It’s taken a while but unfortunately Whisky Squad has now run out of whisky to taste. Over 35 sessions (plus a few unnumbered ones) we’ve tasted our way through everything Scotland has to offer. Rather than curl up and die, like any self respecting society dedicated to the exploration of a specific spirit, the Squad has instead decided to switch allegiances and turn to another spirit – and thusly is it now renamed: Tequila Squad!
Or, you know, it could just be that Andy really wanted to learn about tequila and after attending a tasting session at Wahaca (which I also attended) got chatting with a chap who mainly hid in the darkness all night, making sure things ran right, and got an agreement that he’d run a session for The Squad. Jump forward a year and a bit and it finally came together, with the mysterious man in the shadows revealed to be Matthias Lataille of the Tahona Society, who brought along a friend of his – Stephen Myers from Ilegal Mezcal.
While I’ve not started my new job yet I did spend my penultimate evening as a wage slave in the IT industry in the company of my new colleagues, as they’d managed to get in tequila industry legend Tomas Estes to come and do an evening of talking about tequila down at TWE Vinopolis. Tom has been given the title of ‘European tequila ambassador’ by the Mexican tequila chamber and spends his time roaming the world waxing lyrical about tequila and occasionally getting a glass or two down his neck. He started out working in bars in his native Los Angeles (before he changed his name from Thomas to better fit in with his chosen career) and has since spread his net a bit wider, opening about 20 bars and restaurants in the USA, UK, Germany, France, Italy and Australia, including Café Pacifico and La Perla in London. I heard first his name mentioned at TWE’s first tequila tasting last year, where we told to seek out his bars as places to look for good tequilas and bar tenders who knew what they were talking about.
The plan for the evening was simple – to taste through six tequilas, five of which were from Estes’s own brand Ocho. However, as it seems generally happens when Tom is involved, things didn’t go exactly to plan. He’s turned 65 sometime recently and has been drinking tequila for coming on 50 years which gives him rather a lot of knowledge in the world of knocking back agave based beverages and this showed, with him jumping around topics and bantering back and forth with Henry Besant (who I met at a Wahaca tasting earlier this year) and Simon Difford, who were both sitting in the assembled throng. To help keep him on the straight and narrow his son Jesse (now a bartender at Callooh Callay) came along to tell us about the tequila making process and occasionally wrestle things back on to track, as well as remind his dad that we hadn’t had a drink for a while from time to time. I’ve written a chunk in the past about how tequila is made so I’ll stick to talking about the drinks. So without further ado…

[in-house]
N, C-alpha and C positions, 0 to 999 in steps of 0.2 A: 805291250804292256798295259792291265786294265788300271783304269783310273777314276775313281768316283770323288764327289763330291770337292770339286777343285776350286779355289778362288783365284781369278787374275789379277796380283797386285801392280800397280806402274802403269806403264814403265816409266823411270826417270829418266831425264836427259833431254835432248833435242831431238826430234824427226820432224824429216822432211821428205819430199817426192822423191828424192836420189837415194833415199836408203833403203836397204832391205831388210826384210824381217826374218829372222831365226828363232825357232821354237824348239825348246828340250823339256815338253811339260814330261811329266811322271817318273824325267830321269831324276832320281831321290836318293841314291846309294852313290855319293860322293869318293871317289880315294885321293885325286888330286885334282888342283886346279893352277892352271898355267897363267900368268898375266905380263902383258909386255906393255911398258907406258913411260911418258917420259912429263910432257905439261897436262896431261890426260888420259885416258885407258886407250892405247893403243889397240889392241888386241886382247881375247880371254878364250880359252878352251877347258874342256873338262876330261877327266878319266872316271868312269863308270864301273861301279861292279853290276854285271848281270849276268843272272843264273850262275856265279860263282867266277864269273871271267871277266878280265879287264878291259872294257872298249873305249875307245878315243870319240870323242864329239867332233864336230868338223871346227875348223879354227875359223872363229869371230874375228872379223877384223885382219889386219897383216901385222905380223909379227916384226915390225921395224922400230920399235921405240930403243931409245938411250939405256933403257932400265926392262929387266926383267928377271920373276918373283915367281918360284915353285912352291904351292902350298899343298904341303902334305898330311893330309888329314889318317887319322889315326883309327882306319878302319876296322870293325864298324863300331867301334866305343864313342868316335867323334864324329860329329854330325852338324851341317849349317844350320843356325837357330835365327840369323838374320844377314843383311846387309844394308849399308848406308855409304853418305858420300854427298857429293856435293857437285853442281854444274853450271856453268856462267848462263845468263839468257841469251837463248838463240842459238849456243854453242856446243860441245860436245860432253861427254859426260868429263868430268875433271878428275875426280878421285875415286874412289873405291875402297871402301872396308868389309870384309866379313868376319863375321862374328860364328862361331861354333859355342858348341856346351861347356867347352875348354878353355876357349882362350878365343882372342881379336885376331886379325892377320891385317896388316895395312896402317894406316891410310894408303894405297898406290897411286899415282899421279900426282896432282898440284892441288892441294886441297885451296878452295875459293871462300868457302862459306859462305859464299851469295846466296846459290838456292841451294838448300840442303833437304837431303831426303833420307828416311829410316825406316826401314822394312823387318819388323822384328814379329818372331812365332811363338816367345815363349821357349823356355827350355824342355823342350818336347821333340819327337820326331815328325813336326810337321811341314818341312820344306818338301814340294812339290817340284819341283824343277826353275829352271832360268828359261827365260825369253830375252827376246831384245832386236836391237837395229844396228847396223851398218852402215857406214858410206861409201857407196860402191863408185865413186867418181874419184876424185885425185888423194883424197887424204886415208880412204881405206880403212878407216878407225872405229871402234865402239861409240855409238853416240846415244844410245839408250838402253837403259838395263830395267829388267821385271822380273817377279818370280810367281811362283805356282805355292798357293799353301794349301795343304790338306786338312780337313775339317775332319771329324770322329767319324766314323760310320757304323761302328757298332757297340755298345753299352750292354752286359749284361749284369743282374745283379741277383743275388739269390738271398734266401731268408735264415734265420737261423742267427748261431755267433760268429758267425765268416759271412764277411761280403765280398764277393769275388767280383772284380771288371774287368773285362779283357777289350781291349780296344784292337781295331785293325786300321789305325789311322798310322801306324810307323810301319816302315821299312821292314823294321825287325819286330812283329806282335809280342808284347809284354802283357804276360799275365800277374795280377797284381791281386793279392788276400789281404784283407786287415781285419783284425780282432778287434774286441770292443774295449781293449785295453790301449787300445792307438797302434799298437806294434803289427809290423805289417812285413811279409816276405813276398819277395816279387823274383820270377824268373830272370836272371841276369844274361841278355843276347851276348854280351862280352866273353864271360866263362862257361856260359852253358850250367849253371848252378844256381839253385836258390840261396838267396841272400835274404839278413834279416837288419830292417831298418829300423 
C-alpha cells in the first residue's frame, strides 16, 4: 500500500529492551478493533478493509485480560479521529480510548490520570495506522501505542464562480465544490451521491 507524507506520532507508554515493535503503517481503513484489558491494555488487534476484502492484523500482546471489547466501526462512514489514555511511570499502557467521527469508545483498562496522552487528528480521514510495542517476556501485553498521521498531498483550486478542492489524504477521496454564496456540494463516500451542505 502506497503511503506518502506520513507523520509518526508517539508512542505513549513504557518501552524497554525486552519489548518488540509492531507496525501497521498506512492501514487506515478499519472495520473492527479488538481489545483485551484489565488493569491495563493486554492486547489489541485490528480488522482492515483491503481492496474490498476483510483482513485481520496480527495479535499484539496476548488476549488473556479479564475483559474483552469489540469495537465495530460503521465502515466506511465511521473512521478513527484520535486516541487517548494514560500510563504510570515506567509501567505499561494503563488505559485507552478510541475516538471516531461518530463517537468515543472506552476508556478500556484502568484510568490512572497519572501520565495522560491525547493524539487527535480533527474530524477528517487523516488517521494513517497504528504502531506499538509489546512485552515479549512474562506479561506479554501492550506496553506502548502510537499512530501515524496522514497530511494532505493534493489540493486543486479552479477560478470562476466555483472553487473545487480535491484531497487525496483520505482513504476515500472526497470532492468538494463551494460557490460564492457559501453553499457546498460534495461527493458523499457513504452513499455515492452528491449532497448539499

We started off, as we did last time, with a Tommy’s Margarita, named for Tommy Bemejo from Tommy’s Bar in San Francisco rather than Estes. Tom questioned whether it really could be described as a margarita due to its lack of an alcoholic sweetener – traditionally a margarita is tequila, citrus and a citrus based spirit/liqueur to sweeten, but in a Tommy’s the sweetener is replaced with agave syrup to focus more on the flavours in the tequila. It’s also served in the rocks, which gave me something to play with while Tomas talked his way through to the first tequila of the night.
The main focus of the evening was Tom’s tequila brand – Ocho. Named due to the recipe being the 8th that he tasted from the makers (and more fully name La Muestra no. Ocho – Recipe no. 8), it’s produced by the Camerena family, who also make El Tesoro and Tapatio tequilas, and has a guiding philosophy: the same recipe but with each bottling using agave plants from different individual ranches. A different idea to single malt scotches, where the grain can come from anywhere but the distillation process and recipe varies, this is all about the raw ingredients as the Camerena family’s low proof distilling (generally bottling at still strength of ~40%abv) and the lack of aging in blanco tequila lets the underlying flavours come out much more than with wood aged spirits. The bottling strength does still vary but that is due to the local regulations in the markets where Ocho is sold – in Mexico tequila must be at least 35%, in the UK 37.5%, 40% in the USA and 43% in South Africa.
The first that we tasted was a blanco with agave from Los Mangoes in Los Altos, the highlands. While this is the other end of the tequila producing region to the eponymous town the soil here is similar to that around Tequila, producing plants that have flavour characteristics from both areas. On the nose there was sour green veg, light pepper, a hint of gluey solvent, cut grass and salt. To taste it started with the caraway-like flavour of new spirit to which was added some vegetal agave, sour fruit, unripe melon, lemon and a dry finish.